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NOAA's Coral Kingdom Collection
Catalog of Images

3450 thumbnail picture
Spotted eagle ray
Caribbean Sea, Cayman Islands 2003
3451 thumbnail picture
Southern stingray
Caribbean Sea, Cayman Islands 2003
3452 thumbnail picture
Southern stingray. Note the barb visible on the tail
Caribbean Sea, Cayman Islands 2003
3453 thumbnail picture
Southern stingray.
Caribbean Sea, Cayman Islands 2003
3454 thumbnail picture
Green moray eel
Caribbean Sea, Cayman Islands 2003
3455 thumbnail picture
Green moray eel
Caribbean Sea, Cayman Islands 2003
3456 thumbnail picture
Green moray eel
Caribbean Sea, Cayman Islands 2003
3457 thumbnail picture
Green moray eel
Caribbean Sea, Cayman Islands 2003
3458 thumbnail picture
Black durgon
Caribbean Sea, Cayman Islands 2003
3459 thumbnail picture
Trumpetfish
Caribbean Sea, Cayman Islands 2003
3460 thumbnail picture
Saucereye porgy (Calamus calamus)
Caribbean Sea, Cayman Islands 2003
3461 thumbnail picture
Rock beauty
Caribbean Sea, Cayman Islands 2003
3462 thumbnail picture
Rock beauty
Caribbean Sea, Cayman Islands 2003
3463 thumbnail picture
Squirrel fish
Caribbean Sea, Cayman Islands 2003
3464 thumbnail picture
Squirrel fish
Caribbean Sea, Cayman Islands 2003
3465 thumbnail picture
Schoolmaster snapper (Lutjanus apodus)
Caribbean Sea, Cayman Islands 2003
3466 thumbnail picture
Schoolmaster snapper (Lutjanus apodus)
Caribbean Sea, Cayman Islands 2003
3467 thumbnail picture
Long-spine porcupine fish (Diodon holocanthus)
Caribbean Sea, Cayman Islands 2003
3468 thumbnail picture
White grunt (Haemulon plumieri)
Caribbean Sea, Cayman Islands 2003
3469 thumbnail picture
Bluestriped grunt (Haemulon sciurus)
Caribbean Sea, Cayman Islands 2003
3470 thumbnail picture
French grunt (Haemulon flavolineatum)
Caribbean Sea, Cayman Islands 2003
3471 thumbnail picture
Bluestriped grunt (Haemulon sciurus)
Caribbean Sea, Cayman Islands 2003
3472 thumbnail picture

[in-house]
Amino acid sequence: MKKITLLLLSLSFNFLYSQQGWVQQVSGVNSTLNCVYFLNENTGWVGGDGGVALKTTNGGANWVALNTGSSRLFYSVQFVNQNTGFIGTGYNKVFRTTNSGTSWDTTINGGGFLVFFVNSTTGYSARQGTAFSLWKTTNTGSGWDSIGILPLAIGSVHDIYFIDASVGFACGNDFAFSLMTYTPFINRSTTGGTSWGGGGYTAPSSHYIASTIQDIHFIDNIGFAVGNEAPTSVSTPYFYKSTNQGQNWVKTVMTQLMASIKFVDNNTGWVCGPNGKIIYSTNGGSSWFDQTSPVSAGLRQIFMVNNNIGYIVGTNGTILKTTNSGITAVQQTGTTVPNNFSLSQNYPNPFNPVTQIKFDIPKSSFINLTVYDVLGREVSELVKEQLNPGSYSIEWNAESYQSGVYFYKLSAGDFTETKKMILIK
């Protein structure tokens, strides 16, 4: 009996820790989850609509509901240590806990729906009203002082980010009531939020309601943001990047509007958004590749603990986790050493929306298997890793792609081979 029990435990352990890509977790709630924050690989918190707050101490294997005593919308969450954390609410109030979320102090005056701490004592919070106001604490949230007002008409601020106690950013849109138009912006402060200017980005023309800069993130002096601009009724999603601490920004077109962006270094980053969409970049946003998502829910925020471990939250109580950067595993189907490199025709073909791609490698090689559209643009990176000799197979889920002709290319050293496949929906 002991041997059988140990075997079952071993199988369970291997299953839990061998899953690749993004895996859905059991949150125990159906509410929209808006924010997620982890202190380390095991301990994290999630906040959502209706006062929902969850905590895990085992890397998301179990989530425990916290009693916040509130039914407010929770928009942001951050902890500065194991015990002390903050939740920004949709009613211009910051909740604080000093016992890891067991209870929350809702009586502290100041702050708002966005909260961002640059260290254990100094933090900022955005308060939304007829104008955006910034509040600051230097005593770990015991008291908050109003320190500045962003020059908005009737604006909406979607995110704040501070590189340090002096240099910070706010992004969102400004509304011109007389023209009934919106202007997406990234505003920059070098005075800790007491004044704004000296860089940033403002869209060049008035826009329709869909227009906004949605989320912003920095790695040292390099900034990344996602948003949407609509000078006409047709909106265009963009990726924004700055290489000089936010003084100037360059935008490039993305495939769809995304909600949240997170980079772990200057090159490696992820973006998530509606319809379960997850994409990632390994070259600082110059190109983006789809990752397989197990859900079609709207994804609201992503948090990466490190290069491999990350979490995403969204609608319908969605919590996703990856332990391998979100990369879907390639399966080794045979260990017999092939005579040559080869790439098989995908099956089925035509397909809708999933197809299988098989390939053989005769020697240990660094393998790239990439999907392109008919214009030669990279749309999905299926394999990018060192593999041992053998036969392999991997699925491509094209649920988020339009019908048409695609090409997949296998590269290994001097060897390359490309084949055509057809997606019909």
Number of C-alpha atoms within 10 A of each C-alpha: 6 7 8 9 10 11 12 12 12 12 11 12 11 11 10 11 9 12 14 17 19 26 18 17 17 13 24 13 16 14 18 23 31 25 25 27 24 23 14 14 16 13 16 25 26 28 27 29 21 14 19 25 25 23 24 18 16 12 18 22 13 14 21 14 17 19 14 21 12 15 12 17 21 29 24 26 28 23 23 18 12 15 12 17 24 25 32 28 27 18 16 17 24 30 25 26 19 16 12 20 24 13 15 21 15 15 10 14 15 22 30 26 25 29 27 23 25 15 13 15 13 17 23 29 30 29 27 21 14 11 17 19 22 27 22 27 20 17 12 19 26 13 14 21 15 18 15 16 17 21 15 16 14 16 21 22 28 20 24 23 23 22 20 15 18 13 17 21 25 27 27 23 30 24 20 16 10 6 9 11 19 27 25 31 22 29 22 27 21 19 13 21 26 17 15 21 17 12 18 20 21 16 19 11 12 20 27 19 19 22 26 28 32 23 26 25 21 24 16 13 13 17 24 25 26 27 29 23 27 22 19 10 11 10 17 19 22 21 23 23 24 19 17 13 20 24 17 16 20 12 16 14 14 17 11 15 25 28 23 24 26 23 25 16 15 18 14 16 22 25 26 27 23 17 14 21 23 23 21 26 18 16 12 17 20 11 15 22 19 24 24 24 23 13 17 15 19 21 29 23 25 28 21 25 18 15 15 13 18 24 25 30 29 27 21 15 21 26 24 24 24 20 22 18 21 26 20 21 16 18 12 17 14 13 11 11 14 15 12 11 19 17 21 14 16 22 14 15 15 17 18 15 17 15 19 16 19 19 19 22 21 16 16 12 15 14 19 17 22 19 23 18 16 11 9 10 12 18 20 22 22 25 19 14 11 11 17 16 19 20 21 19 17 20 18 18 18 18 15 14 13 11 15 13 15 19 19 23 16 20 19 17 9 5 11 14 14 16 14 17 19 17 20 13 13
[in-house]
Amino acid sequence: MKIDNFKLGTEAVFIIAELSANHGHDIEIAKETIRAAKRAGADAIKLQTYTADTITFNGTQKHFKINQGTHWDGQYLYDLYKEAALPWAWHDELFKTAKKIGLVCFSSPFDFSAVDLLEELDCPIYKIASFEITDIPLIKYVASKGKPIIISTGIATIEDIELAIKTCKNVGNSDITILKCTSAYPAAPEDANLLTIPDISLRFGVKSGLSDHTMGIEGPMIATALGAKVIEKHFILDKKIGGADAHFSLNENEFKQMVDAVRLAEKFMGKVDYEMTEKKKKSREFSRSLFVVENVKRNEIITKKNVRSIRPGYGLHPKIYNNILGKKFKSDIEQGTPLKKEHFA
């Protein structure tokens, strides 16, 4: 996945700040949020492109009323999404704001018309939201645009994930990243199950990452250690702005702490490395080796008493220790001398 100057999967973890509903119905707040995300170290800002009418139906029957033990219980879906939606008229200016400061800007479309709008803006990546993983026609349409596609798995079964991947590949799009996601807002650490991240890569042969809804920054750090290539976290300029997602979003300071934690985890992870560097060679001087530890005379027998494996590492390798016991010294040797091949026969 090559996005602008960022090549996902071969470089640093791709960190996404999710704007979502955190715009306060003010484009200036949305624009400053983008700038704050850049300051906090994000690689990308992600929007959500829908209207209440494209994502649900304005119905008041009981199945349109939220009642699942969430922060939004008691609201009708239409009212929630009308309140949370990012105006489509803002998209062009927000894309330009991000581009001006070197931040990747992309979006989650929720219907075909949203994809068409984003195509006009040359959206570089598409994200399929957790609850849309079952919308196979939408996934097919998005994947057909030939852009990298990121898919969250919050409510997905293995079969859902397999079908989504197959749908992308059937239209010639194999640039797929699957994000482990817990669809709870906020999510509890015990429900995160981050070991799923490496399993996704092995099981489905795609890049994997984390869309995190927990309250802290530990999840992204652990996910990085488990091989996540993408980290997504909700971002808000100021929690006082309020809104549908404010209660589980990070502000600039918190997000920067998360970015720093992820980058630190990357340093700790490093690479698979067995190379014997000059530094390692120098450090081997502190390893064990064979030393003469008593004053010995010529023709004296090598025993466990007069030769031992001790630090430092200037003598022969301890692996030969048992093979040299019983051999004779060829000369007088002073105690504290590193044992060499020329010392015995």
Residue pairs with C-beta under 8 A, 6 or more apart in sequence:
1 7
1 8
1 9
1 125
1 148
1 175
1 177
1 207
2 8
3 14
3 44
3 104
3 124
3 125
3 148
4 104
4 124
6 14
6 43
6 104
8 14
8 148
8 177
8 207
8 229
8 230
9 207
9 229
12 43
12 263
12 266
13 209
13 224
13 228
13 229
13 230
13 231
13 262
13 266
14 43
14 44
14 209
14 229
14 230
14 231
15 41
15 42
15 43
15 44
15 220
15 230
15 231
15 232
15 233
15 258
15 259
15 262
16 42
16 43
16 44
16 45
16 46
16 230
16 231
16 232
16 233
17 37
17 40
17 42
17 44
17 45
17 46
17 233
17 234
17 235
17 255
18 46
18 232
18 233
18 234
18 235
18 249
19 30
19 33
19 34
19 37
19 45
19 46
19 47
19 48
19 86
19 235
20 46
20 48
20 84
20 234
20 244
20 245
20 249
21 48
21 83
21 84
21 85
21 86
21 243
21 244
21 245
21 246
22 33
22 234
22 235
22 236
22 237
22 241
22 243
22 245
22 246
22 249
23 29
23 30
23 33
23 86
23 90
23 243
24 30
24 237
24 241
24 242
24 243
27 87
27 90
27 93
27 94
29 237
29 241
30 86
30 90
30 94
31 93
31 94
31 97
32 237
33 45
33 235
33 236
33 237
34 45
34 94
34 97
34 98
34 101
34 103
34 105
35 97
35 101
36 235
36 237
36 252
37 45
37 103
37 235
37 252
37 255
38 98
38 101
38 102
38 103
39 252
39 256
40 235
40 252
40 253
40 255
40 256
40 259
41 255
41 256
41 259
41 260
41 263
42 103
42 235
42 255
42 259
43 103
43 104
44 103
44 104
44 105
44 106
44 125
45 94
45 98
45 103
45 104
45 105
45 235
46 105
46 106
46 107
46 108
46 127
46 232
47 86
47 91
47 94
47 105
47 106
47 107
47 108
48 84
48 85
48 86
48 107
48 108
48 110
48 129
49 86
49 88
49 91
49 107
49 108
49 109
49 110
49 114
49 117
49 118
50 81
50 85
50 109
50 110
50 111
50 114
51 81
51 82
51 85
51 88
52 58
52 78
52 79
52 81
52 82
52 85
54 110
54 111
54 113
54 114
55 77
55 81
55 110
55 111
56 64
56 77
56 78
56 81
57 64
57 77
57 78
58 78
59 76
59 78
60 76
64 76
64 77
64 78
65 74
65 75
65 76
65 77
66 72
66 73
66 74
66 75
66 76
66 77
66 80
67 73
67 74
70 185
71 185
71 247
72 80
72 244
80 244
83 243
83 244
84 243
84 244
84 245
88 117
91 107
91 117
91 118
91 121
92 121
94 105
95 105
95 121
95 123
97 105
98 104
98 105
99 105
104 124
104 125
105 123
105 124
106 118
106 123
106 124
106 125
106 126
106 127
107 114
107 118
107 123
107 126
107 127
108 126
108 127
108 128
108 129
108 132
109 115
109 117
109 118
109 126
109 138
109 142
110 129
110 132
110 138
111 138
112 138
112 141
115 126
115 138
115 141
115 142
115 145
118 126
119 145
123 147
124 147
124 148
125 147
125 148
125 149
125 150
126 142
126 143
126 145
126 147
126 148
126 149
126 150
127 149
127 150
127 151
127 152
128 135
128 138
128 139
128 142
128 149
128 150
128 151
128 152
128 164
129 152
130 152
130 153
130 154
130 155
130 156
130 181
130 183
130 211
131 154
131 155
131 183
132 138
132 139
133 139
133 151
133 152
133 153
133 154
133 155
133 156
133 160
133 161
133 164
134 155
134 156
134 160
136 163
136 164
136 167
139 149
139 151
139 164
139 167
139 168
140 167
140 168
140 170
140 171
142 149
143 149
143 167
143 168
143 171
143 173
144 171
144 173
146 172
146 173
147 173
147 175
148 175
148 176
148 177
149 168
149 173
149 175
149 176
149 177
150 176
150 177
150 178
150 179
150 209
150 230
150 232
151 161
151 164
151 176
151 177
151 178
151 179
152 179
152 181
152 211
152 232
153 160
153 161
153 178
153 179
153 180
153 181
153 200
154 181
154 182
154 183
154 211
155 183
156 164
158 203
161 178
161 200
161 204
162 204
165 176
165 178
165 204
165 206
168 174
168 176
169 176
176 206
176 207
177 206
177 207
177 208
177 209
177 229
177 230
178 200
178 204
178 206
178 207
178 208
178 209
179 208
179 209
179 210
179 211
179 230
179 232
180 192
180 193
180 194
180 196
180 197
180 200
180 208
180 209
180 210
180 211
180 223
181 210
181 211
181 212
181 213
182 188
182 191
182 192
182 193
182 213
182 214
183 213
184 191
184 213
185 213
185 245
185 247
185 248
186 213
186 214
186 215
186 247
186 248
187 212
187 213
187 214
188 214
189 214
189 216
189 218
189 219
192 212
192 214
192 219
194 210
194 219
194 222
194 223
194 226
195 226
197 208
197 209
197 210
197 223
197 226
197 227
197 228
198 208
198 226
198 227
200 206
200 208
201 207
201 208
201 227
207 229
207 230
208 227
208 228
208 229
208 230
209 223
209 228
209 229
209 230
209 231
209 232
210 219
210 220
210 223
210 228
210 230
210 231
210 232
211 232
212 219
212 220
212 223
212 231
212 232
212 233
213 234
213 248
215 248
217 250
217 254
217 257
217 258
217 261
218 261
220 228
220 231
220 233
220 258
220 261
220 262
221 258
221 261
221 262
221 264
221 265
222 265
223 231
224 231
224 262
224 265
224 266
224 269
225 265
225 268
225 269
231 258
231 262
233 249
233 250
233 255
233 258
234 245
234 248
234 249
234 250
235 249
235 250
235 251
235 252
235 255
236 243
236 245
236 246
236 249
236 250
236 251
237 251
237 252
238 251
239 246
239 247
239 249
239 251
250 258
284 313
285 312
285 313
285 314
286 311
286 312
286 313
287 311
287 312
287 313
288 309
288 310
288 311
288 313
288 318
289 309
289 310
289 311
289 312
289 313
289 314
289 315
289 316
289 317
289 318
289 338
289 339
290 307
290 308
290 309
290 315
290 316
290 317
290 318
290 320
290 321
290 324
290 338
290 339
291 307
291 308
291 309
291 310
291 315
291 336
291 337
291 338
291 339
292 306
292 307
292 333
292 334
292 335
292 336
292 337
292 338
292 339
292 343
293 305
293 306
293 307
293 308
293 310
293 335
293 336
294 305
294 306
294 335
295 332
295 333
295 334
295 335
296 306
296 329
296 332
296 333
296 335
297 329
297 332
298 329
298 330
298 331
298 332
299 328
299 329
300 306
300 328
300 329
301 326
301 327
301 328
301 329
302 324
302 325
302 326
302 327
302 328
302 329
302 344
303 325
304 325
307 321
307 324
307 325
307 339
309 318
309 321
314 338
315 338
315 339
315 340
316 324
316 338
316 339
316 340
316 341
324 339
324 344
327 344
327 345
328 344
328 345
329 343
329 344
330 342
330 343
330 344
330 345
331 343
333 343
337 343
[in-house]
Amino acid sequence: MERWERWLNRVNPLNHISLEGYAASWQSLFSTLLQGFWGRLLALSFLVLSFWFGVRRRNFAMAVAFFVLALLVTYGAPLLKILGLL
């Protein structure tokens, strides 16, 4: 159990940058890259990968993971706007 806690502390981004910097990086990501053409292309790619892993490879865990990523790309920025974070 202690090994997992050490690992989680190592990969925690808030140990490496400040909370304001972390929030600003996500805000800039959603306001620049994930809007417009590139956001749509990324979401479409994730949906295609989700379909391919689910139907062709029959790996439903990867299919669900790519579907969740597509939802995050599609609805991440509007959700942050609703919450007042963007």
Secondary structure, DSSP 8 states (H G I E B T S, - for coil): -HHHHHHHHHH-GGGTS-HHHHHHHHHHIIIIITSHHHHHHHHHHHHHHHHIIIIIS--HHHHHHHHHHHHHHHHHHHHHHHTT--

Stoplight parrotfish supermale (Sparisoma viride)
Caribbean Sea, Cayman Islands 2003
3473 thumbnail picture
Stoplight parrotfish supermale (Sparisoma viride)
Caribbean Sea, Cayman Islands 2003
3474 thumbnail picture
Stoplight parrotfish supermale (Sparisoma viride)
Caribbean Sea, Cayman Islands 2003
3475 thumbnail picture
Black durgon (Melichthys niger)
Caribbean Sea, Cayman Islands 2003
3476 thumbnail picture
Black durgon (Melichthys niger)
Caribbean Sea, Cayman Islands 2003
3477 thumbnail picture
Black durgon (Melichthys niger) in center, stoplight parrotfish (Sparisoma viride)in lower right, blue tang (Acanthurus coeruleus) , and parrotfish ( Sparisoma sp.) upper right.
Caribbean Sea, Cayman Islands 2003
3478 thumbnail picture
Gray angelfish (Pomacanthus arcuatus)
Caribbean Sea, Cayman Islands 2003
3479 thumbnail picture
Gray angelfish (Pomacanthus arcuatus)
Caribbean Sea, Cayman Islands 2003
3480 thumbnail picture
Queen angelfish (Holacanthus ciliaris)
Caribbean Sea, Cayman Islands 2003
3481 thumbnail picture
Queen triggerfish (Balistes vetula)
Caribbean Sea, Cayman Islands 2003
3482 thumbnail picture
Indigo hamlet (Hypoplectrus indigo)
Caribbean Sea, Cayman Islands 2003
3483 thumbnail picture
Anemone
Caribbean Sea, Cayman Islands 2003
3484 thumbnail picture
Red sponge
Caribbean Sea, Cayman Islands 2003
3485 thumbnail picture
Yellow tube sponge
Caribbean Sea, Cayman Islands 2003
3486 thumbnail picture
Yellow tube sponge
Caribbean Sea, Cayman Islands 2003
3487 thumbnail picture